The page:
Fraud in the News – October Edition
Posted Monday, October 22nd, 2018 by Angela FabekLeaves aren’t the only thing falling in autumn – fraudsters are too! Check out the latest in fraud headlines:
The SEC Charges Former Insurance Wunderkind With Fraud – The SEC alleges that Alexander Chatfield Burns and associate Andrew B. Scherr diverted $300 million from insurers they controlled and caused the companies to become insolvent.
MoviePass parent company under investigation for fraud – MoviePass’s owner Helios and Matheson is allegedly under investigation for misleading investors. New York Attorney General Barbara Underwood has opened a probe into the company using the anti-fraud statute known as the Martin Act.
In Fraud Detection, Everything You Do Online and Off Is a Clue – Companies are employing new techniques to detect fraud and tax evasion. Surveillance for the purpose of fraud detection will likely evolve much in the same way as any other form of “smart” surveillance: it will be partially automated, then fully automated, then persistent and even predictive.
Massachusetts mayor charged with fraud to fund lavish lifestyle refuses to step down – An embattled Democratic mayor from Massachusetts, who was arrested last week on suspicion of fraud and tax charges, is refusing to step down, calling his arrest “politically motivated” hours before city councilors pushed back a debate on how to handle the matter. Federal prosecutors allege Correia stole $231,447 from investors to fund a lavish lifestyle. He allegedly spent the money on designer clothes, a Mercedes-Benz, jewelry, his mayoral campaign, travel, student loan and credit card payments, casinos and adult entertainment. .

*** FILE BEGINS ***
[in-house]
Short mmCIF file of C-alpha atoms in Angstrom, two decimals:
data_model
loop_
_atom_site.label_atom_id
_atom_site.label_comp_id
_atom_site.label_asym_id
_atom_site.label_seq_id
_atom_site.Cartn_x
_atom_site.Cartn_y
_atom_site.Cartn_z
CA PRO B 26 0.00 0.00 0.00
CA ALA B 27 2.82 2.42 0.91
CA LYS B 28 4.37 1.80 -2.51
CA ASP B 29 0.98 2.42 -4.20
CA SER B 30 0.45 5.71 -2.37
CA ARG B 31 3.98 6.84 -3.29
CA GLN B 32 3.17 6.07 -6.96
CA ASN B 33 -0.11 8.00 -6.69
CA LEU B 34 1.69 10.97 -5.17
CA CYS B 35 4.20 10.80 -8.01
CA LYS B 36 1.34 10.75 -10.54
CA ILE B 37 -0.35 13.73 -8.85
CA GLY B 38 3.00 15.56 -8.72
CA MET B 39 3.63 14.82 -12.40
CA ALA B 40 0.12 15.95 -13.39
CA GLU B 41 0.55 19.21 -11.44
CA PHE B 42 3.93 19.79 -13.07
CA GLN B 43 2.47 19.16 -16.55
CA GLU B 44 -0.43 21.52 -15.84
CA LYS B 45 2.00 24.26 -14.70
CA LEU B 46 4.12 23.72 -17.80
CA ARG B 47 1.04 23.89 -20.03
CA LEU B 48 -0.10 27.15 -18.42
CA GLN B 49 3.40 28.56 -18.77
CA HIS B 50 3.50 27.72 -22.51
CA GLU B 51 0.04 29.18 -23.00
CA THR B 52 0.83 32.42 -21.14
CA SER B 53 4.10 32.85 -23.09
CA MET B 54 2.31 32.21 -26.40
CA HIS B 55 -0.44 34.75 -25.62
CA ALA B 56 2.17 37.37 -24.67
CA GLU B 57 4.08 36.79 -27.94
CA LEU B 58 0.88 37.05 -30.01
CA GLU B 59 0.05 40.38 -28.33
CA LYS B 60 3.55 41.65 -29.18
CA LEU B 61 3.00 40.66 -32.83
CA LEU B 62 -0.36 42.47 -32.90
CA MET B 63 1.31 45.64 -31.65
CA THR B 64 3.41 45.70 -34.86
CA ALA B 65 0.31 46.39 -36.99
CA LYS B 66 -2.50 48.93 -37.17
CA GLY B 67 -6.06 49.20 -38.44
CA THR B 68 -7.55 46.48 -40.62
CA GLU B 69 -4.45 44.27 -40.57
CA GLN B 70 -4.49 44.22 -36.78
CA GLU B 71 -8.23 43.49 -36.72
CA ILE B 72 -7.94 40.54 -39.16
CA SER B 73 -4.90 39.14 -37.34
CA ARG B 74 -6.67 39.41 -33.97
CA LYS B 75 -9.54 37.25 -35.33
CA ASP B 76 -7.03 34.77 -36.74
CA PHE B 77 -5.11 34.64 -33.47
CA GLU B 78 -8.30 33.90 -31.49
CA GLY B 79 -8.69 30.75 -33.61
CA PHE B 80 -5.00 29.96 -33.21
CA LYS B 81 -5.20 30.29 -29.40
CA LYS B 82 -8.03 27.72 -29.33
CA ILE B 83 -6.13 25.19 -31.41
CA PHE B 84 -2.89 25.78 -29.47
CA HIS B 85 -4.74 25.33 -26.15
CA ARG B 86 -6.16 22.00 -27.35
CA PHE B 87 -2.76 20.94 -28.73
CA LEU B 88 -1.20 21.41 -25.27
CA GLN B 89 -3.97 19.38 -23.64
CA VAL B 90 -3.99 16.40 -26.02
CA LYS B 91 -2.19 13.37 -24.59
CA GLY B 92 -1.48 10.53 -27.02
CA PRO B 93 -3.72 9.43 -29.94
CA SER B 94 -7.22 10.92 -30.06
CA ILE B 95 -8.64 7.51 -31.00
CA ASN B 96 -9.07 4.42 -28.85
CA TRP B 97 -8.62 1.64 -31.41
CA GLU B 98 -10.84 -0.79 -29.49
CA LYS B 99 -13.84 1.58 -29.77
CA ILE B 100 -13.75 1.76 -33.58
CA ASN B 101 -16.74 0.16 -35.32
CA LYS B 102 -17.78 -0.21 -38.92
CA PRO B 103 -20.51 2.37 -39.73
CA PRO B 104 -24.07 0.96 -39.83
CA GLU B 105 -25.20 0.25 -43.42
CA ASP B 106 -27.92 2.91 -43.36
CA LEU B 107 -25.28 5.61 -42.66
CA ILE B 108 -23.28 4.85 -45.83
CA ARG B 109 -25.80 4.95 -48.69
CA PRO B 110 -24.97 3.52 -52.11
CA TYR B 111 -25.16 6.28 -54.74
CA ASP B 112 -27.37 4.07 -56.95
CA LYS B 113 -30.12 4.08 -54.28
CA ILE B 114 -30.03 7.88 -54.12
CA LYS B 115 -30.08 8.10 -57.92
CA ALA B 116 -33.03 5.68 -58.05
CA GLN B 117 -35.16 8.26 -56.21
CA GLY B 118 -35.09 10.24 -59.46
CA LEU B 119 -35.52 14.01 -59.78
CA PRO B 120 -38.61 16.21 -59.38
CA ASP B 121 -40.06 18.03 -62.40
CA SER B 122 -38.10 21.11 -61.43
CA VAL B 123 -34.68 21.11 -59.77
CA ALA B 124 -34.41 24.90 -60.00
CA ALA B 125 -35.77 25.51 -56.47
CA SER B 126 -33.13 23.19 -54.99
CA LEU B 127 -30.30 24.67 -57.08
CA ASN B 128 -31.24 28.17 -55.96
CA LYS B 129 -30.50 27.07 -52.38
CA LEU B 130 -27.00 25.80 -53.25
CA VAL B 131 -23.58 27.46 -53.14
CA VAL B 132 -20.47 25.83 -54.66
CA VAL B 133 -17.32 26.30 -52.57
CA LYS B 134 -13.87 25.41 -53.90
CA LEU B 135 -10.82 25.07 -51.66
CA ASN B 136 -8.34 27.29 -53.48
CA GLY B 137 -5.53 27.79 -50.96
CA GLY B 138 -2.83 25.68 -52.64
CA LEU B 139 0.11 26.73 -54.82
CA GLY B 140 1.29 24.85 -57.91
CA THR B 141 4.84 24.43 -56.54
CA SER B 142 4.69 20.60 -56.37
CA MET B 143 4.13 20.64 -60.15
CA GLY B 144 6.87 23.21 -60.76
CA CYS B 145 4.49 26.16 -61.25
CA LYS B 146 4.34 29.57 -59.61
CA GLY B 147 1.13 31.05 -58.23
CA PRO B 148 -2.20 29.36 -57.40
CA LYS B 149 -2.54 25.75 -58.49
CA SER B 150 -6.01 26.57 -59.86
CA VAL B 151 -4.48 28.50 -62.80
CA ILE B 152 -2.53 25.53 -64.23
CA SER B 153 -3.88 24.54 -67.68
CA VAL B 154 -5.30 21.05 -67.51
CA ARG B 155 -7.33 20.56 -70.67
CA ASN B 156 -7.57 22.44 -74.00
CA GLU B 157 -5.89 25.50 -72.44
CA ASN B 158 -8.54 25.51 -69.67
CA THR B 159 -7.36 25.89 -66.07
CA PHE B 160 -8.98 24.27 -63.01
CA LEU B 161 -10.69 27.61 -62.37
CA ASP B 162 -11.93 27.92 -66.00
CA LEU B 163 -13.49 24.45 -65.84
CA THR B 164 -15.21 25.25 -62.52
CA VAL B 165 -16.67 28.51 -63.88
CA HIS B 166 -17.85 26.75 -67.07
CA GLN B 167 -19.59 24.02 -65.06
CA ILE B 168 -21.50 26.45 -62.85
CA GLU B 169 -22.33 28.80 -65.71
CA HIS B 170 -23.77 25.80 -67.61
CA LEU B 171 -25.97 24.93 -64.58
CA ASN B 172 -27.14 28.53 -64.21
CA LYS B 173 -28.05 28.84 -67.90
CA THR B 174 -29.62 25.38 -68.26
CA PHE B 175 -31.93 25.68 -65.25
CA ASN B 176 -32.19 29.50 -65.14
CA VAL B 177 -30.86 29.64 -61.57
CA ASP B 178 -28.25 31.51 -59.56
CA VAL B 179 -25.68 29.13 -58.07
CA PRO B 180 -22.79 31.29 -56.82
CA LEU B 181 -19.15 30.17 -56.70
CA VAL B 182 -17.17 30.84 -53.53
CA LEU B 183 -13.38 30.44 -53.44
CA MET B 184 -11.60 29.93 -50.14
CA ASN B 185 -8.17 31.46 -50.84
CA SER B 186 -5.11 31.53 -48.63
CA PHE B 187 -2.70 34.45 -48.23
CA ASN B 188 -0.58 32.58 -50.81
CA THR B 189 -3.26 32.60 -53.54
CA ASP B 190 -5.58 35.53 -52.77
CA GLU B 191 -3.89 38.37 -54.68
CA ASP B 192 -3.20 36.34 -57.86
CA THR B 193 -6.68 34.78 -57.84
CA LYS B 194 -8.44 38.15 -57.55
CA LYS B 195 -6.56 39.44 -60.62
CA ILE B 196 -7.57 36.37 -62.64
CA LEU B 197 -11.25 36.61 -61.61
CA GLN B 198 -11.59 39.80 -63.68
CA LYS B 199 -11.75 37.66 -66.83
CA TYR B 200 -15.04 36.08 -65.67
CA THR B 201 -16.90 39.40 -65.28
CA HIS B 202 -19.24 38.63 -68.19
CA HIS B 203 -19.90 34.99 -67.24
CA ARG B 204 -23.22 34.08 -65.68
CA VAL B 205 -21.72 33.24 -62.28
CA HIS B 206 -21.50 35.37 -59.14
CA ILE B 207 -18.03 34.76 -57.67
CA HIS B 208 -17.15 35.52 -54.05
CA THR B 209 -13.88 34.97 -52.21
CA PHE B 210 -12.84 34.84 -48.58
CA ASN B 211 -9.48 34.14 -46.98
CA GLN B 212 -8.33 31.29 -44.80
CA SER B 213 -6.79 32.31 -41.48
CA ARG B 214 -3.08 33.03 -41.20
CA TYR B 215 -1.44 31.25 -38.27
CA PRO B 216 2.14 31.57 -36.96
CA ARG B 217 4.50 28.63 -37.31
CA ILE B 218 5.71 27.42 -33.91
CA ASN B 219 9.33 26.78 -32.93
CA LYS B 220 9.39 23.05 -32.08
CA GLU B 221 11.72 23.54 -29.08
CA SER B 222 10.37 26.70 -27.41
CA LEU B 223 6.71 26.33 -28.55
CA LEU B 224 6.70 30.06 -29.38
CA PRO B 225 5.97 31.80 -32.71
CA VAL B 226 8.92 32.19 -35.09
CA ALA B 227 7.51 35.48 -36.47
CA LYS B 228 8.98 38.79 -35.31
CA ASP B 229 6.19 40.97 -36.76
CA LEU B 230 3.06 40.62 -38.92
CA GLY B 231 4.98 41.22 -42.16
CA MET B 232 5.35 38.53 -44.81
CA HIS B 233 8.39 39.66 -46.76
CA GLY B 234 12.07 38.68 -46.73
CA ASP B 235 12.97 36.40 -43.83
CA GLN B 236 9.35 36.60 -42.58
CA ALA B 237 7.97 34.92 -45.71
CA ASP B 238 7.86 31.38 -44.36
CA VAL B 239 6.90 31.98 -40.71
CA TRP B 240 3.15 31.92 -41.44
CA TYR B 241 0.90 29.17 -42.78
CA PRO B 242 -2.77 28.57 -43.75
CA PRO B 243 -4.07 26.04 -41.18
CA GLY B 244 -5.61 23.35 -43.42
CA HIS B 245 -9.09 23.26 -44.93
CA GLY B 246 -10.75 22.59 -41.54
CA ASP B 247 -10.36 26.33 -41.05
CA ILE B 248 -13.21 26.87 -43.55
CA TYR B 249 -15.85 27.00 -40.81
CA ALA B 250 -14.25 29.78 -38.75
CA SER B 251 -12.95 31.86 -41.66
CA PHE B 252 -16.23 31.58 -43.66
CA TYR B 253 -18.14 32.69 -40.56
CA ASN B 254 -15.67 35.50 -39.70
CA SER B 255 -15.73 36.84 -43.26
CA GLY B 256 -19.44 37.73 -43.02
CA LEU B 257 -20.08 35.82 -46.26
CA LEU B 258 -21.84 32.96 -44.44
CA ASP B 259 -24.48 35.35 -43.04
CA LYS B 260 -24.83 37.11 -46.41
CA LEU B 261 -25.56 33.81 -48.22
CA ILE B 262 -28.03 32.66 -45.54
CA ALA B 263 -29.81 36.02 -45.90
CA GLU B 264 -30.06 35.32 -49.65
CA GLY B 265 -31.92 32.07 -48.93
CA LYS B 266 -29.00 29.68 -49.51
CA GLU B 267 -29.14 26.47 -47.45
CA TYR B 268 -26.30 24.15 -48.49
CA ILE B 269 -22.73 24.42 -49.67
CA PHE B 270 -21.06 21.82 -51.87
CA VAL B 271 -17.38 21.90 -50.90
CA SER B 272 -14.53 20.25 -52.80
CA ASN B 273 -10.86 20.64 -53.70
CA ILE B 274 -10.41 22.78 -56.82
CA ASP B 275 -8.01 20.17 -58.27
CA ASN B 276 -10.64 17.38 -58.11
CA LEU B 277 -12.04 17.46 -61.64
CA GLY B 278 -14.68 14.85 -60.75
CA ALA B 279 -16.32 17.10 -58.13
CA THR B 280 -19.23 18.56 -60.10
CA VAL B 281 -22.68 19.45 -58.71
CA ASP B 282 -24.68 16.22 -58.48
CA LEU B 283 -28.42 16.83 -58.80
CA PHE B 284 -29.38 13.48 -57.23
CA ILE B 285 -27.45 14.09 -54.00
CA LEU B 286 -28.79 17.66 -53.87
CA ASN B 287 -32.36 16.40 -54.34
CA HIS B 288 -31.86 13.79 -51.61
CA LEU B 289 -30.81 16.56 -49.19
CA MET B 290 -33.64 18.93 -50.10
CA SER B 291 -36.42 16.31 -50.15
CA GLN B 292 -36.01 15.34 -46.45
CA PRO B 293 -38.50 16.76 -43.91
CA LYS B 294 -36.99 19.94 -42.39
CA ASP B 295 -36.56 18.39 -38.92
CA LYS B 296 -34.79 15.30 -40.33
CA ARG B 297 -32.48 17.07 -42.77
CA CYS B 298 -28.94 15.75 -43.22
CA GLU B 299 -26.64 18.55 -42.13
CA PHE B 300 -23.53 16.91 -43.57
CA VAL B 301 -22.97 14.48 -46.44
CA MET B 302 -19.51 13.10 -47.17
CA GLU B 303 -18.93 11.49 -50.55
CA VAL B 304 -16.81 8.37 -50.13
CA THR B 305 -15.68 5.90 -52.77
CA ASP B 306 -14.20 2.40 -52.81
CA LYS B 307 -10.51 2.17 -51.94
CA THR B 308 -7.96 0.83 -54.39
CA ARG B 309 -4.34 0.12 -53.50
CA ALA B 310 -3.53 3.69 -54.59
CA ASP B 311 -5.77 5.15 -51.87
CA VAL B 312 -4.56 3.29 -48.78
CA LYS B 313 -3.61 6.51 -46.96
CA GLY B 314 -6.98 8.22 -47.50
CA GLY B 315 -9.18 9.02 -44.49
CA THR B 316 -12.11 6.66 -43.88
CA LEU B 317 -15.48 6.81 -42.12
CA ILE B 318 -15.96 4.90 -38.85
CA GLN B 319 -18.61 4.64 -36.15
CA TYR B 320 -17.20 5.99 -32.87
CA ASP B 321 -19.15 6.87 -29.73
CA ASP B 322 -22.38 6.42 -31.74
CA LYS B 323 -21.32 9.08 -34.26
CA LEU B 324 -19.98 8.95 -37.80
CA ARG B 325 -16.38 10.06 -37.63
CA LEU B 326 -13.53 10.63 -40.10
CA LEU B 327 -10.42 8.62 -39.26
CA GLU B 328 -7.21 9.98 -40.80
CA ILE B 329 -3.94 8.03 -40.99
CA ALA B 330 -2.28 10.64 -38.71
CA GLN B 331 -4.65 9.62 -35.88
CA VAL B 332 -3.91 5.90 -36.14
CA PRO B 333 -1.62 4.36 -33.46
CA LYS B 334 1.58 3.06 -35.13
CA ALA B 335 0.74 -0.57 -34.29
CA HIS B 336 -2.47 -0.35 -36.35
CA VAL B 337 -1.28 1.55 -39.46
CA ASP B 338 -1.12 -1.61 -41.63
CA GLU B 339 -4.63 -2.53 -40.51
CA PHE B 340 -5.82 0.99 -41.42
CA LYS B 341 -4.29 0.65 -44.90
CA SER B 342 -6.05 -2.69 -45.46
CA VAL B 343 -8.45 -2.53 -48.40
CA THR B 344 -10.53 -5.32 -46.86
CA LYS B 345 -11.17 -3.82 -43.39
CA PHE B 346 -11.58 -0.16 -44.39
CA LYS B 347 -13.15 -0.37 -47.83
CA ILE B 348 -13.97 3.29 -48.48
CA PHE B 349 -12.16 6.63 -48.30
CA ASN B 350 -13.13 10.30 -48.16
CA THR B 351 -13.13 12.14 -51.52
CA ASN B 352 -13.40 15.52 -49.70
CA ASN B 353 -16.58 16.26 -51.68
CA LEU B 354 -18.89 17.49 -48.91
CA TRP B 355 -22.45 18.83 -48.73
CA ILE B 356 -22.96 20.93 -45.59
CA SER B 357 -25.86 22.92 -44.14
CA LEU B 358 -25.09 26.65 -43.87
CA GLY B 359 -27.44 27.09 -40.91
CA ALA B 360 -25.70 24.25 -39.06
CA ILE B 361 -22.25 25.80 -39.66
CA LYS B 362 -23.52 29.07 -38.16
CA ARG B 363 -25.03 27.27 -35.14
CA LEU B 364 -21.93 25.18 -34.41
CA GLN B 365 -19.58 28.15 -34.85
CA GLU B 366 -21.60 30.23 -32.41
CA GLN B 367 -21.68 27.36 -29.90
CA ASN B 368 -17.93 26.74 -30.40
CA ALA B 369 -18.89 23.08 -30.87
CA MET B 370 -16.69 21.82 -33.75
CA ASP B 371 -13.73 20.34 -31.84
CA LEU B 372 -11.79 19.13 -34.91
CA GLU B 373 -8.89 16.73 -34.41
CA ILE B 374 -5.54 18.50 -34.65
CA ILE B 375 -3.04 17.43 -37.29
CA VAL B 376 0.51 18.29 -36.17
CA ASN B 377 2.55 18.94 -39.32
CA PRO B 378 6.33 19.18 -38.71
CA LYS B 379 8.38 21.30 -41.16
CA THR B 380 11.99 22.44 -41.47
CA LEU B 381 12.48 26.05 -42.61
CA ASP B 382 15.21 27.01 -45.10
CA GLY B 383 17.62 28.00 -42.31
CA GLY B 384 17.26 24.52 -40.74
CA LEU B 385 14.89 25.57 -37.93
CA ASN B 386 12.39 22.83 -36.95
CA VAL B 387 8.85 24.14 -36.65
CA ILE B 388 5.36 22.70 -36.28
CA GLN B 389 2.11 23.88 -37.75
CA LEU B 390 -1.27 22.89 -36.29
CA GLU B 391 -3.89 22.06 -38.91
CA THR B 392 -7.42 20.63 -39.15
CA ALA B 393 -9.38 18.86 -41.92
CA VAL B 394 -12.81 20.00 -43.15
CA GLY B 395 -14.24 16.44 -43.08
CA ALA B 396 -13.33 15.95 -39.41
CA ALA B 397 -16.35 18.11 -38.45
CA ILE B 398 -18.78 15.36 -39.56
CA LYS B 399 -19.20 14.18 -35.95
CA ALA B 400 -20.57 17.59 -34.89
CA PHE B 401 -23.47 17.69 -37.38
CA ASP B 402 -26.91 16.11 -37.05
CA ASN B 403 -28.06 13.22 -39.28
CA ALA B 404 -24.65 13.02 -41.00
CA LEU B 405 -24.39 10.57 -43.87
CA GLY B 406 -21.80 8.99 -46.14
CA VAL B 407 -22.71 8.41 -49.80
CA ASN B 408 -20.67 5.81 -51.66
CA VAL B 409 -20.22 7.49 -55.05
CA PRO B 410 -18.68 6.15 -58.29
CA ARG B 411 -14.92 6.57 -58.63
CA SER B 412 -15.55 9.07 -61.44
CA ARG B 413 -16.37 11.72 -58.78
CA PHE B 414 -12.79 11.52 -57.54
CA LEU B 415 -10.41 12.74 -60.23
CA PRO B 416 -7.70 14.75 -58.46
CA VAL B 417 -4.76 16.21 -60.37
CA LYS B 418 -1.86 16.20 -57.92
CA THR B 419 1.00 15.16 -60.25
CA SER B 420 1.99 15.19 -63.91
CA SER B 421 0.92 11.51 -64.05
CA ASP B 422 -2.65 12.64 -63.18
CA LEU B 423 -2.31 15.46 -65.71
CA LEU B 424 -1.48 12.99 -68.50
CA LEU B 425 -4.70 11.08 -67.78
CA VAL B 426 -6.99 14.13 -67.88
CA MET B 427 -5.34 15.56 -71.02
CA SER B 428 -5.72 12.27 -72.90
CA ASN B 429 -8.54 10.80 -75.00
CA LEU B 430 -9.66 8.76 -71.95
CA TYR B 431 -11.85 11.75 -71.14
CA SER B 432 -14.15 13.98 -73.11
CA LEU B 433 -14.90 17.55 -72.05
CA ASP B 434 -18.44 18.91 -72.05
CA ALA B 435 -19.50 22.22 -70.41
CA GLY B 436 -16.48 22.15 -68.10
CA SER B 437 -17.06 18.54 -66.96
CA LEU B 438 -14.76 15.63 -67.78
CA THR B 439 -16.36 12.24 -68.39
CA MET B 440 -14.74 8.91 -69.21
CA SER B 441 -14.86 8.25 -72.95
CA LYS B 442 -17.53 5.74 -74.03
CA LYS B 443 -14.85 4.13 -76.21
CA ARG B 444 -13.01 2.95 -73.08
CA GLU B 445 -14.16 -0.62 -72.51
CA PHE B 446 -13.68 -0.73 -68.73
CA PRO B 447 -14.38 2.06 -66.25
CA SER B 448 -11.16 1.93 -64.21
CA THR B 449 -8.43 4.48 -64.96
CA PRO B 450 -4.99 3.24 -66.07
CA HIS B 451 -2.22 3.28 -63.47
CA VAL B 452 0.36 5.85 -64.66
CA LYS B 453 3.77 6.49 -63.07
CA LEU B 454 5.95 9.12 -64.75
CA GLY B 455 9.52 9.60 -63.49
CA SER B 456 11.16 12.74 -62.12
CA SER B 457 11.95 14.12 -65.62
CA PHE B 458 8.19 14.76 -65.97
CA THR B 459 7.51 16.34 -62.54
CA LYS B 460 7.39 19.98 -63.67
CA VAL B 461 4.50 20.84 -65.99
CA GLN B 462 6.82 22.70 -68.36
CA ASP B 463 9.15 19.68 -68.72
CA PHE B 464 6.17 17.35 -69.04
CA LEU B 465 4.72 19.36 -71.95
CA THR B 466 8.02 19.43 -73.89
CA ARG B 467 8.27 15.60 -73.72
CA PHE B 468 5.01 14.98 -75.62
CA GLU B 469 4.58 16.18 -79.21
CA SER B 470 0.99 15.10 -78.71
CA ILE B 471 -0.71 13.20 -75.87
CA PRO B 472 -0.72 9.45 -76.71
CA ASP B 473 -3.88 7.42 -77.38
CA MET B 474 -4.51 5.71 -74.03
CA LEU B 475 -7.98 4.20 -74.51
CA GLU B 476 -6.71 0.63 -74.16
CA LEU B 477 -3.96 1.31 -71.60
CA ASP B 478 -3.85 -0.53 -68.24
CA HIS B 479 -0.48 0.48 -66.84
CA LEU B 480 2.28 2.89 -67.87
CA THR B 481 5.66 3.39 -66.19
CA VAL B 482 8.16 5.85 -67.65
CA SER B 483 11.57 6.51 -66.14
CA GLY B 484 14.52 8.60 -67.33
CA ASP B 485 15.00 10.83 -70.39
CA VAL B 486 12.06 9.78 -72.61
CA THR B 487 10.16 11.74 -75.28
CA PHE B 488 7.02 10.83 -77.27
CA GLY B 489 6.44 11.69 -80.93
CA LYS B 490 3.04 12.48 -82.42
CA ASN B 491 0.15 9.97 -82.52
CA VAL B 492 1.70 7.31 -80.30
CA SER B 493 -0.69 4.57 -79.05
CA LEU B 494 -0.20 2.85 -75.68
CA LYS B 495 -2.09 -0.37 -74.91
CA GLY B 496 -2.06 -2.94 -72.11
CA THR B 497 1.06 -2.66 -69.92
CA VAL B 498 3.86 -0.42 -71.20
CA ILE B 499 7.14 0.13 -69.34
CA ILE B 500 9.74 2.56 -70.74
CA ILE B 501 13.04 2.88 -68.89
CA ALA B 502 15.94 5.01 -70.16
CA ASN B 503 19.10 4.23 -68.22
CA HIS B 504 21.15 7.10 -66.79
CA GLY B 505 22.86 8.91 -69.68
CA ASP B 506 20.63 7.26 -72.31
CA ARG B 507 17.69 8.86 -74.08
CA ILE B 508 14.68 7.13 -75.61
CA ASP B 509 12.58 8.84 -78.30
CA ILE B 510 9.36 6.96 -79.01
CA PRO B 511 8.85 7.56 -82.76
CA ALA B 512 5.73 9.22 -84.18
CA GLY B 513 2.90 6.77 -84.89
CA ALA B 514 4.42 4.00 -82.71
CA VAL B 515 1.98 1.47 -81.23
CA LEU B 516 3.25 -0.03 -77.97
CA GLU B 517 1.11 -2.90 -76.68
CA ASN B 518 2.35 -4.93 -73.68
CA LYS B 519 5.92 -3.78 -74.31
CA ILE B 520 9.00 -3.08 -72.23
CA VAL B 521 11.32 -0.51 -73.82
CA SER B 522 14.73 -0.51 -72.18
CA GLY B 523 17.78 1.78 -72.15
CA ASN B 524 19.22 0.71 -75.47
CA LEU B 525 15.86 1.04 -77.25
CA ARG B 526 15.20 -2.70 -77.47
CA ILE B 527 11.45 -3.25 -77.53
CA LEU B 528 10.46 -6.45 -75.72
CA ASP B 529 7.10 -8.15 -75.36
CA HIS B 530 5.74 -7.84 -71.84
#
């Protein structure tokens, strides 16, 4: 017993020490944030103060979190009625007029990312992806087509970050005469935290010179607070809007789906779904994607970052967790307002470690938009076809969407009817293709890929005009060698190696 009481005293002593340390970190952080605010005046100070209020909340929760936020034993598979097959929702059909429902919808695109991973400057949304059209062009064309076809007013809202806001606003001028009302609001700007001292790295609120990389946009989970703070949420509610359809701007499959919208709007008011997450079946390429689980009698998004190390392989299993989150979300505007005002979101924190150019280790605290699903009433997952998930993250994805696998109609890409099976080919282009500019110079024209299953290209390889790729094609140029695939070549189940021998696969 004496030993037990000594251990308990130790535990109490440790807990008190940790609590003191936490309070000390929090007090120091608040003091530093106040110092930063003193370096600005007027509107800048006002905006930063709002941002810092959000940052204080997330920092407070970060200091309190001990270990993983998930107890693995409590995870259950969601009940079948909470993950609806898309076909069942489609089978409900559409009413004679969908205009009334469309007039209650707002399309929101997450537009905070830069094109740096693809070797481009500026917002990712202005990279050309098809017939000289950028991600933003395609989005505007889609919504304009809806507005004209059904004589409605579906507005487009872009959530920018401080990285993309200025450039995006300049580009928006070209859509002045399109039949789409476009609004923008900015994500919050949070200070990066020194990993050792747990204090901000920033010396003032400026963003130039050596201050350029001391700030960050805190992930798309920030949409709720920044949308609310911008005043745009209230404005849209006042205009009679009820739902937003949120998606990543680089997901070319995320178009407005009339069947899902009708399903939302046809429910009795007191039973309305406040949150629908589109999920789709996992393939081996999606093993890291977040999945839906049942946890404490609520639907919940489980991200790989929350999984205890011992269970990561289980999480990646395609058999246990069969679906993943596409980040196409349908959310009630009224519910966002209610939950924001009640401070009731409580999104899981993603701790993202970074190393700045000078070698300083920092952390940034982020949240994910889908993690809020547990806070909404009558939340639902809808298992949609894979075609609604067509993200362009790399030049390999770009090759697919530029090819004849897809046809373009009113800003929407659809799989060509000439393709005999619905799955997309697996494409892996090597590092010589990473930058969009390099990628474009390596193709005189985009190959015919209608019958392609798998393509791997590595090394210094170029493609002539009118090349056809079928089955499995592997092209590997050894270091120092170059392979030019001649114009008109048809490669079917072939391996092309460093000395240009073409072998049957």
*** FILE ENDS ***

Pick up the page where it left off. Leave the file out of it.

Mortgage fraud by wannabe home buyers is on the rise – According to mortgage-fraud researchers, income misrepresentations on home-loan applications were up 22.1 percent in the second quarter of this year compared with the same period in 2017. Most of it is not traceable to criminals trying to bilk lenders through traditional loan swindles. Rather, it’s increasingly what researchers call “bona fide” borrowers who don’t have the income to qualify but are determined to get a home mortgage, even if they have to mislead the lender.